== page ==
The Russians do not have the military might of the United States, if they ever did. But they are clever, and they have their own problem with terrorism at home. They will make an excellent stand-in until we have a president in office who is up to the job of wielding power responsibly, hopefully in 2017. Yet, if the angry women and the clueless college students have their way, we may have to wait until 2021.”
” Pentagon intelligence agencies are closely watching Russian and Chinese war games now taking place in Europe and Asia involving tens of thousands of troops.
“The Russians are moving forces closer to Europe, and that is troubling,” said a military official.
Russia’s Zapad-13 military exercises in Belarus are scheduled to end Thursday. They included practice attacks on a western state, said one official familiar with reports of the maneuvers.
Some 13,000 Russian and Belarusian troops took part with over 60 aircraft and helicopters and up to 250 vehicles.
Russian officials recently denied Polish press reports that the Zapad-13 would include a notional nuclear attack on Warsaw. However, Russian officials have said the war games will involve practicing precision air and missile strikes.
On the Russian air base, Russian air force chief Lt. Gen. Vladimir Bondarev announced in June that the air base for Su-27 jets in Belarus would be opened near the city of Lida, near the border with Poland and Lithuania.
Meanwhile in China, Chinese military forces are engaged in large-scale exercises involving some 40,000 troops.
The exercise also will seek to boost Chinese combined arms warfare capabilities that integrate air, naval, and ground forces for long-distance fighting, joint air defense, and joint warfighting on unfamiliar terrain.”
” Three trip-camera images of a Siberian golden eagle taking down a deer are an extremely rare glimpse not only into nature at its wildest, but also into little known raptor behavior in an area of the world where hunters use the massive birds to hunt and kill wolves.
They show the eagle landing on the deer’s haunch but don’t give any clues as to how the bird killed the deer. Researcher Linda Kerley of the Zoological Society of London discovered the deer carcass, which posed a mystery. For one, there were no predator tracks around the carcass, and it appeared as if the deer had been running “and then stopped and died,” Ms. Kerley told Fox News.”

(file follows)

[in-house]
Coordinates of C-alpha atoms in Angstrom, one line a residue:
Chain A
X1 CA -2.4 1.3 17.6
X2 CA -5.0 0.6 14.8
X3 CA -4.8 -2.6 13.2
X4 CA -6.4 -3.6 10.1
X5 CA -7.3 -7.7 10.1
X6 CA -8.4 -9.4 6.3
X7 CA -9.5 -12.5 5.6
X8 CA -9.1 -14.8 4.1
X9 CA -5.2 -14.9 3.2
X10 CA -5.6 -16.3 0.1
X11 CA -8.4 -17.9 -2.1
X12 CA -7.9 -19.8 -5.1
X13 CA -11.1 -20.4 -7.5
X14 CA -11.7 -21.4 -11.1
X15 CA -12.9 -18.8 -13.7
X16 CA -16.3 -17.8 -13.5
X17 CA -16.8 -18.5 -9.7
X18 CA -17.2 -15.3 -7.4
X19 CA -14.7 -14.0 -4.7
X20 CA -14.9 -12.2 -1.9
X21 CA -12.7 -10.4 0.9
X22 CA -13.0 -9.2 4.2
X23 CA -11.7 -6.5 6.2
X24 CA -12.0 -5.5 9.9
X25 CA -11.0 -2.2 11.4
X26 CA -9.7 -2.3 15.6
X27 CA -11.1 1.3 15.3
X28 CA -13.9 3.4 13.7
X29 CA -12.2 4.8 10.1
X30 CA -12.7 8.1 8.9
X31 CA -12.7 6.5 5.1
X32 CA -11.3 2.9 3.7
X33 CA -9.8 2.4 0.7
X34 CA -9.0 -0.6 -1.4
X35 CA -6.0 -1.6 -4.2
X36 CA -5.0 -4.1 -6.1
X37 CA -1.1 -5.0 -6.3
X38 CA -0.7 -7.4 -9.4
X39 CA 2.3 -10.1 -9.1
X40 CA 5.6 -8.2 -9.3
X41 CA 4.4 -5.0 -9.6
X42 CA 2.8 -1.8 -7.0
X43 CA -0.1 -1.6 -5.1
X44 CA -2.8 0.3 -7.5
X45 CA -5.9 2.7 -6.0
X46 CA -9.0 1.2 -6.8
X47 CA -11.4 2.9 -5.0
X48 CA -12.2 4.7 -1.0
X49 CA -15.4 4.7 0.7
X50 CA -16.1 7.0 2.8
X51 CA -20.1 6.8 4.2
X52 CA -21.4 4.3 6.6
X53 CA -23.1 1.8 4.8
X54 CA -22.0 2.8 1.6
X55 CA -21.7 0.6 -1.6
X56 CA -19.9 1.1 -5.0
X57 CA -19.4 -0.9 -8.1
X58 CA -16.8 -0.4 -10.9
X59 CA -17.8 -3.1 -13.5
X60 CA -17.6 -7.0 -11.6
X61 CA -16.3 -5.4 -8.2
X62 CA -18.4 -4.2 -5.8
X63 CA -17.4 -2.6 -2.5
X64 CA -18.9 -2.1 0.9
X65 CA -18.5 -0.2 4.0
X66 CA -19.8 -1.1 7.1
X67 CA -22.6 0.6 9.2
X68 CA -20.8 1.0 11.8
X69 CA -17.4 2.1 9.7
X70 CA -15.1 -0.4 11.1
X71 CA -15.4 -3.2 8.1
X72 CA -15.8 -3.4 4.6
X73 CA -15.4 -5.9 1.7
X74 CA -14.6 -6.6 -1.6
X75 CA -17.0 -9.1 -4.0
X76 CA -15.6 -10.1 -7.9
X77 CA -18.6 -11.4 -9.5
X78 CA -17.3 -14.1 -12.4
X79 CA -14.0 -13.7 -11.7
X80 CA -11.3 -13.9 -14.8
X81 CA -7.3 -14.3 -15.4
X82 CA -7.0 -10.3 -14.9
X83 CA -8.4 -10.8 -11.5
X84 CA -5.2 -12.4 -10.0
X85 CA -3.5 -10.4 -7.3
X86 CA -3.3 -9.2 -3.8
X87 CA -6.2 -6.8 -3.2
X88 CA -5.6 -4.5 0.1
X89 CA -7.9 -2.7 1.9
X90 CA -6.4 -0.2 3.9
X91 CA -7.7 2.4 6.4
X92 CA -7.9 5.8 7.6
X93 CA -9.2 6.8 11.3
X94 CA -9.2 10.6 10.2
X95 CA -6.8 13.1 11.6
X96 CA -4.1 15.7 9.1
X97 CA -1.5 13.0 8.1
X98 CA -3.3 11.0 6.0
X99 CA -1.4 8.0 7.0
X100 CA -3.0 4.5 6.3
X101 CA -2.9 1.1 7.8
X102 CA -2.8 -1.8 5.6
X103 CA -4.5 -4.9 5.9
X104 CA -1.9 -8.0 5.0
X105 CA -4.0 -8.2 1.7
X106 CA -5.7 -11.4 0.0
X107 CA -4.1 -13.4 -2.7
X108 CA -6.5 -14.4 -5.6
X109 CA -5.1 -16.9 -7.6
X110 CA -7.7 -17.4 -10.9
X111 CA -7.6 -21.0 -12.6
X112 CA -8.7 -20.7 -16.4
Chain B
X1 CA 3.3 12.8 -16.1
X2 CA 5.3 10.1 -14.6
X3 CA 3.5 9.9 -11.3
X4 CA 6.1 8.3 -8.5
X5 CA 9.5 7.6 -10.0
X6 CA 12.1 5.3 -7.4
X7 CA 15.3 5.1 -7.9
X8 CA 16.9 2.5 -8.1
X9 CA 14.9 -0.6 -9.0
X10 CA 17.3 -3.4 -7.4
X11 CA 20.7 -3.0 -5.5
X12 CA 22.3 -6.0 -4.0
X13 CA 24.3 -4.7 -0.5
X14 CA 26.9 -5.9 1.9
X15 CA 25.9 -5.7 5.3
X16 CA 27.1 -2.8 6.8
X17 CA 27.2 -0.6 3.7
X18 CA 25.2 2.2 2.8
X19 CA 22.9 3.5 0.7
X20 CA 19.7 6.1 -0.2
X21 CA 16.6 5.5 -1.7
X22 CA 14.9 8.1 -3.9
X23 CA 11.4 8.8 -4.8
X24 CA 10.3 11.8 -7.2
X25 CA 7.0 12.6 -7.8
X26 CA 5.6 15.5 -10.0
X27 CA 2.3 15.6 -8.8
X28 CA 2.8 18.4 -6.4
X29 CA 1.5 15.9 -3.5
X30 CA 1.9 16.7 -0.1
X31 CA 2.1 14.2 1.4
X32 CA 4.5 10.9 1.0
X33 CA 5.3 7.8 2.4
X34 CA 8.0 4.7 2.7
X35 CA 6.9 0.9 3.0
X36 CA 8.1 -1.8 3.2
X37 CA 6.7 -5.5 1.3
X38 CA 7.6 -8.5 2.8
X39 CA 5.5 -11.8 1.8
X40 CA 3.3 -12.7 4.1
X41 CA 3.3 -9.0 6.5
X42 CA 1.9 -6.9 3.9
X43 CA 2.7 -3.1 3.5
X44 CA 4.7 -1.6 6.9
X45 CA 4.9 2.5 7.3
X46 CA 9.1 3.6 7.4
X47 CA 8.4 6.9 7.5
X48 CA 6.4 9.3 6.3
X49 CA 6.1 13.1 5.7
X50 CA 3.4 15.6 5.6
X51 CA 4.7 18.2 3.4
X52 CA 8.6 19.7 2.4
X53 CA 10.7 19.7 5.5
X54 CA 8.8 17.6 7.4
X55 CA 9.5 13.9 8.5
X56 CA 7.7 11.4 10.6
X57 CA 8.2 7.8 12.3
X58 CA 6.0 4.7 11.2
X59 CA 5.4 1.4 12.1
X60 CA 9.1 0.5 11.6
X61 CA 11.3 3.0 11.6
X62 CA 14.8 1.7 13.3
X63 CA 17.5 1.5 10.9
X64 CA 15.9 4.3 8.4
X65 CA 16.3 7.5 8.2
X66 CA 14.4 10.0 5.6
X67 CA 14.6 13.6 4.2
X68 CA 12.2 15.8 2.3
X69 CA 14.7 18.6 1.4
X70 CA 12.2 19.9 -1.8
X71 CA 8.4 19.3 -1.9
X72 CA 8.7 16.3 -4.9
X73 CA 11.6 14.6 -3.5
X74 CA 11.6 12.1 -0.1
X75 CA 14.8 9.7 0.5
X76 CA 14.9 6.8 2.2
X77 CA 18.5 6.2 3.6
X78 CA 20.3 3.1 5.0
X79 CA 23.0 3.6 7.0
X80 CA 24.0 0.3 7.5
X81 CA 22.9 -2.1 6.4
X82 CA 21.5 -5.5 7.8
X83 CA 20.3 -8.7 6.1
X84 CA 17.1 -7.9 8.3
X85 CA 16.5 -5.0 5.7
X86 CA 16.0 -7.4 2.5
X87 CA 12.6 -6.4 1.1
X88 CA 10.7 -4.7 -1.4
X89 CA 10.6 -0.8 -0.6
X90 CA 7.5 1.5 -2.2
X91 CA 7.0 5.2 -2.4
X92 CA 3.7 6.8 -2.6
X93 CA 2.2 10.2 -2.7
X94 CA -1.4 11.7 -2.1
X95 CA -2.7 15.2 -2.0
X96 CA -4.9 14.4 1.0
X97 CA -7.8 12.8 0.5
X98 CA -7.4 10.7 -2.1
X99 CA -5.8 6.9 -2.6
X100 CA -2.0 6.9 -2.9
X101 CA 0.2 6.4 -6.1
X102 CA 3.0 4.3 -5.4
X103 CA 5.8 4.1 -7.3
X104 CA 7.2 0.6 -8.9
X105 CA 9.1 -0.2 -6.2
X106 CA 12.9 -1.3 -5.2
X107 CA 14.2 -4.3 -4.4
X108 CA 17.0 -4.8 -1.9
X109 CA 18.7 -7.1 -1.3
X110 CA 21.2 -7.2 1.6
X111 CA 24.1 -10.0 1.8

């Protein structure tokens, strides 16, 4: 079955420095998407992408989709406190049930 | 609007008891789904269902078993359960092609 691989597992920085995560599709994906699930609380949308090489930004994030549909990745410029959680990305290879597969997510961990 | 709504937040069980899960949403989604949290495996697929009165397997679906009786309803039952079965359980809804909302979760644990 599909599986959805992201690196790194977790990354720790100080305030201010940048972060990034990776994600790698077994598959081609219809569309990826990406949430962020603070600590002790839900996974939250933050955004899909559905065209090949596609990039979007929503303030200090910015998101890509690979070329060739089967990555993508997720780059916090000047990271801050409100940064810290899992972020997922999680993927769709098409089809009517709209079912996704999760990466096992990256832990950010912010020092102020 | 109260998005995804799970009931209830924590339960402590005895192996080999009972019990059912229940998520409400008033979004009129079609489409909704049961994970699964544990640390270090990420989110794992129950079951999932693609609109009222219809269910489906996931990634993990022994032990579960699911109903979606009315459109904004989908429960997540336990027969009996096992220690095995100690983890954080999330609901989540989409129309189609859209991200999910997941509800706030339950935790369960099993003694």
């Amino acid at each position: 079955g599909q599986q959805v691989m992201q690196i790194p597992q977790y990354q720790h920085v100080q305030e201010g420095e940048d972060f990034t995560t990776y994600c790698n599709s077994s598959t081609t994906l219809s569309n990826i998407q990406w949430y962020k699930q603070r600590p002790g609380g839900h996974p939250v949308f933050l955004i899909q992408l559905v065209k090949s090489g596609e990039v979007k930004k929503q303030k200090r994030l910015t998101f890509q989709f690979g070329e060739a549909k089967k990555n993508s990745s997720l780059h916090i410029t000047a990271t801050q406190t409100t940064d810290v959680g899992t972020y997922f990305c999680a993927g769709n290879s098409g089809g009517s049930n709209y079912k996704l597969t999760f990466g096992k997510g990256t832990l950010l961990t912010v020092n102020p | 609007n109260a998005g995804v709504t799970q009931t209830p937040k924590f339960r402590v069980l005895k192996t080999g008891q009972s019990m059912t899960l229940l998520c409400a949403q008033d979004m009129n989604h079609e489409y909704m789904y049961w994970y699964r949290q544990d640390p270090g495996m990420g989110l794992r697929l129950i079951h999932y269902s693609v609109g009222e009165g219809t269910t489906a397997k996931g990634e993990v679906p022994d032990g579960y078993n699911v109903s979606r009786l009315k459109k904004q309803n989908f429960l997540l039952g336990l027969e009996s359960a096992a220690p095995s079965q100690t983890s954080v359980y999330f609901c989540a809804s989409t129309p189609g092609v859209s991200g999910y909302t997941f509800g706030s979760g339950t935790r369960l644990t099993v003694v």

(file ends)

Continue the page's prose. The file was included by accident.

” China, Russia, and Iran pose regional and strategic submarine threats and are building up undersea warfare capabilities as the Navy is cutting its submarine force by 30 percent, the admiral in charge of Pentagon submarine programs told Congress on Thursday.
Rear Adm. Richard Breckenridge, director of Navy undersea warfare programs, said the decline of U.S. submarines is placing a key U.S. military advantage at risk.
“Our adversaries are not standing still, and so even though we have an advantage and we have a lead, we can’t sit on our lead,” Breckenridge told a hearing of the House Armed Services seapower subcommittee.”
” He’s 20, looks 15, has no birth records or vaccinations and has been living a hermit existence in the forests of Russia since 1997. But though he’s been dubbed the “Siberian Mowgli,” it hasn’t been a truly “Jungle Book” experience for the young man named Odzhan discovered by a woman a couple miles from the resort town of Belokurikha.”
In July, the group’s bassist Jared Hasselhoff shoved the country’s flag into his underpants during a gig in the Ukraine. That act got him barred from a music festival in Russia.
The incident took place when the band, famous for its sexually explicit songs and on-stage antics, played a concert in Ukraine. On a video, posted on YouTube, Hasselhoff is seen pushing the Russian white-blue-red tricolour into the front of his pants and then pulling it out of the back.
“Don’t tell Putin!” he said to the applause of the audience in the city of Odessa.”
” During recent negotiations, Vladimir Putin demonstrated his skill at using peace as a weapon, and placed Russia in a position to take the title of the guardian of democracy and western values.It is hard to imagine the “leader of the free world” administering a nation where journalists are imprisoned, militarized police kick in doors without warrants, where any citizen can be arrested and shipped to a remote prison without charge or trial, where police can kill unarmed citizens with impunity, where the government orders military attacks in defiance of international law, where dissidents flee in fear for their freedom or lives, where constant identification checkpoints stop citizens on the road, and where security services spy on every citizen in the country.However, that is the country that President Obama currently reigns over, leaving the title of “leader of the free world” up for grabs.With the notable exception of gay rights, Russia beats the United States in almost every metric of individual liberty. With many expecting a reboot of the Cold War, it will be interesting to see who plays the villain this time.”